From July onwards, for over one month and a half, Israeli children will stop going to school and will start their summer vacation. This marks the beginning of a dangerous period for the children in the care of the Jaffa Institute.
Indeed, as the school year ends, most Israeli children look forward to a long break filled with fun, games and relaxation. However, many of the parents of the children in our care cannot afford to pay for summer camps and need to keep working long hours.
As a result, in July and August, the children in our care find themselves unattended for most of the day. With Jaffa’s crime and drug abuse rates almost twice the national average, children on the streets are often placed in at-risk situations related to drugs, violence, and other forms of crime.
In addition to the dangers presented by this situation, these children will not enjoy the benefits provided by an experience at a summer camp. Indeed, such programs are known to give children the opportunity to develop leadership skills in a low pressure atmosphere as well as provide them with responsibilities that they may not otherwise be exposed to in a different environment. In addition to developing their leadership and social skills, an experience at a summer camp helps children gain self-esteem.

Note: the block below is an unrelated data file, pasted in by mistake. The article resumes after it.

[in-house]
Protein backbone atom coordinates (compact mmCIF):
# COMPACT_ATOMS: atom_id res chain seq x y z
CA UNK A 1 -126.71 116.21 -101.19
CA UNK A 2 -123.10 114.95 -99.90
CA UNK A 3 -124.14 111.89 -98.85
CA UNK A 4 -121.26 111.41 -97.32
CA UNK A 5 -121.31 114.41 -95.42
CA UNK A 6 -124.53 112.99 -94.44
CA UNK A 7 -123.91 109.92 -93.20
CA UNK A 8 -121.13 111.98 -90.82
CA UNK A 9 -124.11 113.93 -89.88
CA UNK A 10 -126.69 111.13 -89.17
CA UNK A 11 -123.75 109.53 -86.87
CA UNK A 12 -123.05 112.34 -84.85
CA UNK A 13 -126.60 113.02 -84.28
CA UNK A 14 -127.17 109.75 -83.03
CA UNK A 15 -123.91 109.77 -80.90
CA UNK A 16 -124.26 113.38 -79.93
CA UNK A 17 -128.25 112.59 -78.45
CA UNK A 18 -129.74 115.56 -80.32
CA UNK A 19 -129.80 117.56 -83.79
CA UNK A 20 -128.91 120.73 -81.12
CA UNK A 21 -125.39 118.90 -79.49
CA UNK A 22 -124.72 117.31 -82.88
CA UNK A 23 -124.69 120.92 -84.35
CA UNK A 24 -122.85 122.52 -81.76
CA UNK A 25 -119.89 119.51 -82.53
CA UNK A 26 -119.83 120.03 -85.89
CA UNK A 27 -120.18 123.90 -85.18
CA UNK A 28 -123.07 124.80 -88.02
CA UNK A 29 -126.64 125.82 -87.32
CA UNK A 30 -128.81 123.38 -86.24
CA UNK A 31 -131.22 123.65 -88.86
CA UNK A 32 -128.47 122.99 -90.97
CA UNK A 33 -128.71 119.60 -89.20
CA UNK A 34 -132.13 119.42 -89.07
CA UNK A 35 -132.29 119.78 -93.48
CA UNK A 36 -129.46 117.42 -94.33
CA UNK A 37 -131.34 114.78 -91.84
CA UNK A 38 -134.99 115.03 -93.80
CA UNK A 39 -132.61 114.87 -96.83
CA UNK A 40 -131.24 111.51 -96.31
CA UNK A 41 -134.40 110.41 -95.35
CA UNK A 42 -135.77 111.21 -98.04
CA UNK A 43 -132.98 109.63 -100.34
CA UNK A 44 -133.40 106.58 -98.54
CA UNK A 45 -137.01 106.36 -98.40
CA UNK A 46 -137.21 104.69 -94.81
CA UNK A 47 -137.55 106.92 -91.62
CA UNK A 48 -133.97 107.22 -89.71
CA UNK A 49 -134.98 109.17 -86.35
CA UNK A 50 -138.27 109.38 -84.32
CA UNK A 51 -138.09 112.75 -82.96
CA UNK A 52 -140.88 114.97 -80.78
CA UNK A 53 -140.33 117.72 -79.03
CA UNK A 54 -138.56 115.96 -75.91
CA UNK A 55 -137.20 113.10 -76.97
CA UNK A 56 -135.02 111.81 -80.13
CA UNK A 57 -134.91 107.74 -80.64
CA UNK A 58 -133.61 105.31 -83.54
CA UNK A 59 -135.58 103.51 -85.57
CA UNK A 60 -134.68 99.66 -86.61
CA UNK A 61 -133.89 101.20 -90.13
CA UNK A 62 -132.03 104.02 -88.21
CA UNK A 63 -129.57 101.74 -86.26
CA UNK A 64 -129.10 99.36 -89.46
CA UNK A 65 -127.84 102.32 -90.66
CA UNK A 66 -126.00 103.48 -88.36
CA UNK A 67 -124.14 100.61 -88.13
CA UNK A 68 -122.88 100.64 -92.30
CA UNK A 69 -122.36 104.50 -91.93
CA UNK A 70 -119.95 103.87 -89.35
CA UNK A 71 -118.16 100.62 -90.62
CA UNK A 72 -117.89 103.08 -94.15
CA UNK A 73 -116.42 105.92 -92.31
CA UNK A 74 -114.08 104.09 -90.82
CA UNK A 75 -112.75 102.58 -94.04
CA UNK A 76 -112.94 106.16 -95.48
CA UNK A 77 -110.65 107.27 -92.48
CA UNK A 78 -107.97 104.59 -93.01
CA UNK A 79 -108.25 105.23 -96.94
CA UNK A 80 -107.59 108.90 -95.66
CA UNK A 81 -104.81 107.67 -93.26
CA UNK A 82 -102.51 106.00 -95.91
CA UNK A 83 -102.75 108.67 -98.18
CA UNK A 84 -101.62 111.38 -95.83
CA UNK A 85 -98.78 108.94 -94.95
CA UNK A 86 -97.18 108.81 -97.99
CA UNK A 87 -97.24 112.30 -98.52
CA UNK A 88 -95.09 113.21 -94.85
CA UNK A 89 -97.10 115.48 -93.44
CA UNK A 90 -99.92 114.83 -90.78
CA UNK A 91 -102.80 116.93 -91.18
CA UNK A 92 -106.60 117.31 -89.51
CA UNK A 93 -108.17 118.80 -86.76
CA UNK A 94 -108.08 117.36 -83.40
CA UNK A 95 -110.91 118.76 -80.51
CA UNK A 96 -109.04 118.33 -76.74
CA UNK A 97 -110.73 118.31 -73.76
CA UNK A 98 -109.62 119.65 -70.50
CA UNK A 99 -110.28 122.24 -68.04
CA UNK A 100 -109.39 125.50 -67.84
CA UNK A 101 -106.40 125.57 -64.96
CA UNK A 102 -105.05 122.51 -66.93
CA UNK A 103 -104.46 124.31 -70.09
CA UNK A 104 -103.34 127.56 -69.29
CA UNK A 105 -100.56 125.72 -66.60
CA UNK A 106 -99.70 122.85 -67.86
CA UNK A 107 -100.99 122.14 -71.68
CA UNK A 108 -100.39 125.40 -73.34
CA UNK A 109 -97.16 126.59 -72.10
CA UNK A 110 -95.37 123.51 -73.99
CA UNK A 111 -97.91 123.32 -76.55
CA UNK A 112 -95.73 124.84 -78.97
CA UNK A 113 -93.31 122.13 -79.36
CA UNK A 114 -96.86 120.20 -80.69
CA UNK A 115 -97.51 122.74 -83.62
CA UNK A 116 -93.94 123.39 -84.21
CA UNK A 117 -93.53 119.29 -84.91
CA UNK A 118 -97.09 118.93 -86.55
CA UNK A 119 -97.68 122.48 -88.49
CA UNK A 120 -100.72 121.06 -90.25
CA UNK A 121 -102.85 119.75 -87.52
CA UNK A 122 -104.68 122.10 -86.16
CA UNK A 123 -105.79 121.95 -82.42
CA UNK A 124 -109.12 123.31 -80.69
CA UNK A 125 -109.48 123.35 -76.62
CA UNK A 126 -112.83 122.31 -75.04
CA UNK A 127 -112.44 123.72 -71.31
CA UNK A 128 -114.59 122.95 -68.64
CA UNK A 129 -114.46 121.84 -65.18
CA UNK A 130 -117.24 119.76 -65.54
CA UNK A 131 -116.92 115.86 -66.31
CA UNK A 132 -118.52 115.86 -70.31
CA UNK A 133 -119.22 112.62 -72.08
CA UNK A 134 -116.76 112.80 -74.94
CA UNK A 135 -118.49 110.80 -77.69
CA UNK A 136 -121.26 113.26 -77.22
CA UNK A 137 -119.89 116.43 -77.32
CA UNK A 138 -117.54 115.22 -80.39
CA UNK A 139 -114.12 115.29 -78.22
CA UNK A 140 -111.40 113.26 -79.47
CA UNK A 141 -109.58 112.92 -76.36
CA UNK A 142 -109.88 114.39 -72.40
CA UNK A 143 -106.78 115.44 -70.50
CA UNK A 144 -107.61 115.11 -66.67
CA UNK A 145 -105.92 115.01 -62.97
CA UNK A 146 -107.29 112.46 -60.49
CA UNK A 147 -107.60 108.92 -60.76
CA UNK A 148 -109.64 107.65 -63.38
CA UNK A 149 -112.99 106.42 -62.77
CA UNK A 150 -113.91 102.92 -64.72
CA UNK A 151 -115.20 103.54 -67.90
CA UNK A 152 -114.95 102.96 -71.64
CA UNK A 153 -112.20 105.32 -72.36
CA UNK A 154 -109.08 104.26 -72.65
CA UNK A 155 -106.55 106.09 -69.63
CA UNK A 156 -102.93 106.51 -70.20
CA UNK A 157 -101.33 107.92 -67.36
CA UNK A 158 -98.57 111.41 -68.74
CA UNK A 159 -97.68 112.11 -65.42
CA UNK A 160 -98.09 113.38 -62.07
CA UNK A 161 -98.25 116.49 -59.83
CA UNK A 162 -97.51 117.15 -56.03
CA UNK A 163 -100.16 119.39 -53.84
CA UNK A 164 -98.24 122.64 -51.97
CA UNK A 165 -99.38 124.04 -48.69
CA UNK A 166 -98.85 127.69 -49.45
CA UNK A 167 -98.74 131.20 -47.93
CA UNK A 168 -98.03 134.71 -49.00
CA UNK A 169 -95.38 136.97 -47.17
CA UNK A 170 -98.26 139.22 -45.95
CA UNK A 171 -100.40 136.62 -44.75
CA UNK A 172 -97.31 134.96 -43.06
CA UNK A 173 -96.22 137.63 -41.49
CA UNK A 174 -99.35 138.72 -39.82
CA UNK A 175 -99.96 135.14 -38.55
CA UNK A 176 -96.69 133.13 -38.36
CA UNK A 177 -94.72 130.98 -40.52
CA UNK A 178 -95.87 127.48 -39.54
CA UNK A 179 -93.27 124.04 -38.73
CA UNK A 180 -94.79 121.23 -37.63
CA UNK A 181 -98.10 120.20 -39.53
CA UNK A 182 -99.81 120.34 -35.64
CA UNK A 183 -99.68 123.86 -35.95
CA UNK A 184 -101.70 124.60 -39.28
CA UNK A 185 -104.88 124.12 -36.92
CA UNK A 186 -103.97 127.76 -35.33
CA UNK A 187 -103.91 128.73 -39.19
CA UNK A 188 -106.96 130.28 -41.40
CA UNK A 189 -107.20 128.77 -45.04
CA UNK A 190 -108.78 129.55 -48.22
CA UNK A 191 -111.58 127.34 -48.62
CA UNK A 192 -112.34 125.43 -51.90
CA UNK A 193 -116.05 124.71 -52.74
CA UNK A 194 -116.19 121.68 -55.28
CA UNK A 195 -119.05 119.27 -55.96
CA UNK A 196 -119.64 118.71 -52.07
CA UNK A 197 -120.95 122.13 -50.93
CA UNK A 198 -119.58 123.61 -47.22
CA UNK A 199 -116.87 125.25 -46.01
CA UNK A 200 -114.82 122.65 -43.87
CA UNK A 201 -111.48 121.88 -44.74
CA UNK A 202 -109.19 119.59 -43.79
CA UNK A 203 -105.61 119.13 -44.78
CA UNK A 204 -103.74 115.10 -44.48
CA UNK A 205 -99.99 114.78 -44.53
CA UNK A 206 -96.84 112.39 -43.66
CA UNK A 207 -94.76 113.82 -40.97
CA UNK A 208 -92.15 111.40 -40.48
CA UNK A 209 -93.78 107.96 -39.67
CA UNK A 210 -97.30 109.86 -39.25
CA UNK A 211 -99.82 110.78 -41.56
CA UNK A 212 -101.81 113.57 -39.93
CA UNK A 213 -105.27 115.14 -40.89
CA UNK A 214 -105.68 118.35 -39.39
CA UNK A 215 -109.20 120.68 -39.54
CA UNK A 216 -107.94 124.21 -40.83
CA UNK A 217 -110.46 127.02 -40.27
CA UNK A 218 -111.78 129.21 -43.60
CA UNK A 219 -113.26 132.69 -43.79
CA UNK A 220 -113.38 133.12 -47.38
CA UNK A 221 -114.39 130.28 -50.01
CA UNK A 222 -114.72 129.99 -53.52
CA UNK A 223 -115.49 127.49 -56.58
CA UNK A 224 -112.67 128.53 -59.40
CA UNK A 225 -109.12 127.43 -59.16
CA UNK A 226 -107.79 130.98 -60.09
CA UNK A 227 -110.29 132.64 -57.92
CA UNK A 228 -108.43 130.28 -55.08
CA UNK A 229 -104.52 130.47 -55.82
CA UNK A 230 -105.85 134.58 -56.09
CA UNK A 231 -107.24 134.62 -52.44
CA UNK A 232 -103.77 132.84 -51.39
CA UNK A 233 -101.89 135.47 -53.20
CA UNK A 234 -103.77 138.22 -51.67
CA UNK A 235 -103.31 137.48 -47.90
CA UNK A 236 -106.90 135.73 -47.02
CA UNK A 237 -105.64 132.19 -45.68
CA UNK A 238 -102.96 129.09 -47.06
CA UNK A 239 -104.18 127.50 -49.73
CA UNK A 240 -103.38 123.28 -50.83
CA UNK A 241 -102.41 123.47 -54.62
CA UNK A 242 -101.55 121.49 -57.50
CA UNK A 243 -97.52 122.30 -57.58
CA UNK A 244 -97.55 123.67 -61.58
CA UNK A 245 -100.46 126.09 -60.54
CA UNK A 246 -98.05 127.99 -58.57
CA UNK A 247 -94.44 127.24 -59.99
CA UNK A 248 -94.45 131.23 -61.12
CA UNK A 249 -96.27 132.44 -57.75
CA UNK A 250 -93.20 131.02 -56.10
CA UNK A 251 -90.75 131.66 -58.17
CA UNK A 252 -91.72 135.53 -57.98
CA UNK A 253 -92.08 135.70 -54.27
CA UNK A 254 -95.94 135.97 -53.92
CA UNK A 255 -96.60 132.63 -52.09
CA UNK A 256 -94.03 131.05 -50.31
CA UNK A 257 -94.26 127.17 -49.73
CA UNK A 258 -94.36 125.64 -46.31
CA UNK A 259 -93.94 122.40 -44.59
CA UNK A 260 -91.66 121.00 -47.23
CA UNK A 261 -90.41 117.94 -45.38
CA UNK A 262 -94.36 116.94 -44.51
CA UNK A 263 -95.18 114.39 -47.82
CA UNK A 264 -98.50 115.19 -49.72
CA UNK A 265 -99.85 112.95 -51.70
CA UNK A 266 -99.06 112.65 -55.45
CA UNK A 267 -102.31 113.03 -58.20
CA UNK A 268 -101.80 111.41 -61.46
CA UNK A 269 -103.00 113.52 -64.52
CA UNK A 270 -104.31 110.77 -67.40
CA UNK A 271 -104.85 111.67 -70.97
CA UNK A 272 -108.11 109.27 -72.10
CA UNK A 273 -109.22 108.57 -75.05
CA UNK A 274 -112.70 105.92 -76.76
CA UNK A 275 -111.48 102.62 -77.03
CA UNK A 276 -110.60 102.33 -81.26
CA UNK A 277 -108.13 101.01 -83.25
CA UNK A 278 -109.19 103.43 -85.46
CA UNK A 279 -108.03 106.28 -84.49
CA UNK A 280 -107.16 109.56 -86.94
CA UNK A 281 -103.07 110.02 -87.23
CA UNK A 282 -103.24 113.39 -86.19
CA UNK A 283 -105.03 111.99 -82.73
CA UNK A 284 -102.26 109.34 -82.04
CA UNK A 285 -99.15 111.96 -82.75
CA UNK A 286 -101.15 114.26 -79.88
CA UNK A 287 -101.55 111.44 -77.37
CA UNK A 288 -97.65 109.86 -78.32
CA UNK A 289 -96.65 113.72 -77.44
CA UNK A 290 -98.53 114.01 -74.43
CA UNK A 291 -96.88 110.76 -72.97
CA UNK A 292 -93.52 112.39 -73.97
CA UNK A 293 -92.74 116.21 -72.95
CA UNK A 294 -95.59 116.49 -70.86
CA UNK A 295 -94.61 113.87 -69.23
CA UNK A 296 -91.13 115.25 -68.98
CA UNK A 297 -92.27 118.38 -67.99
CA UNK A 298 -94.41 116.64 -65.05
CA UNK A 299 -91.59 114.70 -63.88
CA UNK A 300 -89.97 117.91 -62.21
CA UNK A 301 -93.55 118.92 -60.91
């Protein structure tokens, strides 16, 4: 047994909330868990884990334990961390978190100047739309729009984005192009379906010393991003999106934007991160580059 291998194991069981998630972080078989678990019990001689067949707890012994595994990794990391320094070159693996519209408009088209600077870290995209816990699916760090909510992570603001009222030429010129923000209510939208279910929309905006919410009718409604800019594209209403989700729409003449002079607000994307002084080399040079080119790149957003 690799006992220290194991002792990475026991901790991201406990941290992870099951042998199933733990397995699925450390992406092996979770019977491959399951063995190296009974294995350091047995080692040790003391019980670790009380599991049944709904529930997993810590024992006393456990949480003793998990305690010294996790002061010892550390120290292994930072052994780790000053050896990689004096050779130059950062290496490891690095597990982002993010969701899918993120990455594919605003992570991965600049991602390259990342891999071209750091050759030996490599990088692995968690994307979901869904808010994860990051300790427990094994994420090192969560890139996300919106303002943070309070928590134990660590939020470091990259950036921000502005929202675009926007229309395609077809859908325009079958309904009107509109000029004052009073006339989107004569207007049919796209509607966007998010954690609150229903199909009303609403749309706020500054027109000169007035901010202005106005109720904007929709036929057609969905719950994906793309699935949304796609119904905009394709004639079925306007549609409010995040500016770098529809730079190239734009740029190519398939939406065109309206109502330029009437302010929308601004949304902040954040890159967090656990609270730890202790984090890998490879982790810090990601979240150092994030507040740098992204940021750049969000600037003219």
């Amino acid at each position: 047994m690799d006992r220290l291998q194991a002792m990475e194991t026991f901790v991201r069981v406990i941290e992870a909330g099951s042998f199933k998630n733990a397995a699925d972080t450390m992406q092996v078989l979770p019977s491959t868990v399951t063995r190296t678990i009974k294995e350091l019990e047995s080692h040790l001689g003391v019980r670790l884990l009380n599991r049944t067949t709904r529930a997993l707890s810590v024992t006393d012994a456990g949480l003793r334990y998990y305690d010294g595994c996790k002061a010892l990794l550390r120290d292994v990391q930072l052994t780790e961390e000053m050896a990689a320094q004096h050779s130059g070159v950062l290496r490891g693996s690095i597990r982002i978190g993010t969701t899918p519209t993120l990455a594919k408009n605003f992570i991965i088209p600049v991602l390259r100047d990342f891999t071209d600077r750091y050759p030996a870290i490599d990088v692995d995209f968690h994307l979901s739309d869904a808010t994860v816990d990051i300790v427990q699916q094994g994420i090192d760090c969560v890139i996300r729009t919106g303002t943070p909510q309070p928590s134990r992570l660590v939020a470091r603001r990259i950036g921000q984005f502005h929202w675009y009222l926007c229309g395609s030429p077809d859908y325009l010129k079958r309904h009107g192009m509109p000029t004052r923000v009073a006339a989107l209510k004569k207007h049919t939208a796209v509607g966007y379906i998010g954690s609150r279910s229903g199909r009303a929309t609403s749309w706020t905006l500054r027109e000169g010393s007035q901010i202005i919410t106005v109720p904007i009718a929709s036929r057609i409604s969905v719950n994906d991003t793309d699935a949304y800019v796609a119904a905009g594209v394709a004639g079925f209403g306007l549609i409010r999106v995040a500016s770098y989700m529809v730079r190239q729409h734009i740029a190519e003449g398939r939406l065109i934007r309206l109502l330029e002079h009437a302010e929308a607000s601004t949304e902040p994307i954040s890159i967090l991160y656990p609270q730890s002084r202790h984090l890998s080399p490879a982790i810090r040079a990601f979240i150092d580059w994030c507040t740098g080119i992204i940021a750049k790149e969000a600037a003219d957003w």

The Jaffa Institute believes that such benefits should be offered to all children, no matter how wealthy their parents are. Therefore, we organize an Annual Summer Camp that over 150 at-risk children attend. The summer camp takes place in our four after-school activity centers in the Greater Jaffa area.
The Annual Summer Camp aims to provide disadvantaged children with a safe and enriching alternative to being left at home unsupervised or exposed to the dangers of the streets. In addition, this program provides a “hook” to disadvantaged children to engage them in positive activities which can enhance their social, academic and personal growth.
Finally, our summer camp program is unique as our Therapeutic Center remains open in the summer in order to allow the children who receive social and educational support services during the school year to continue their therapy program without a break.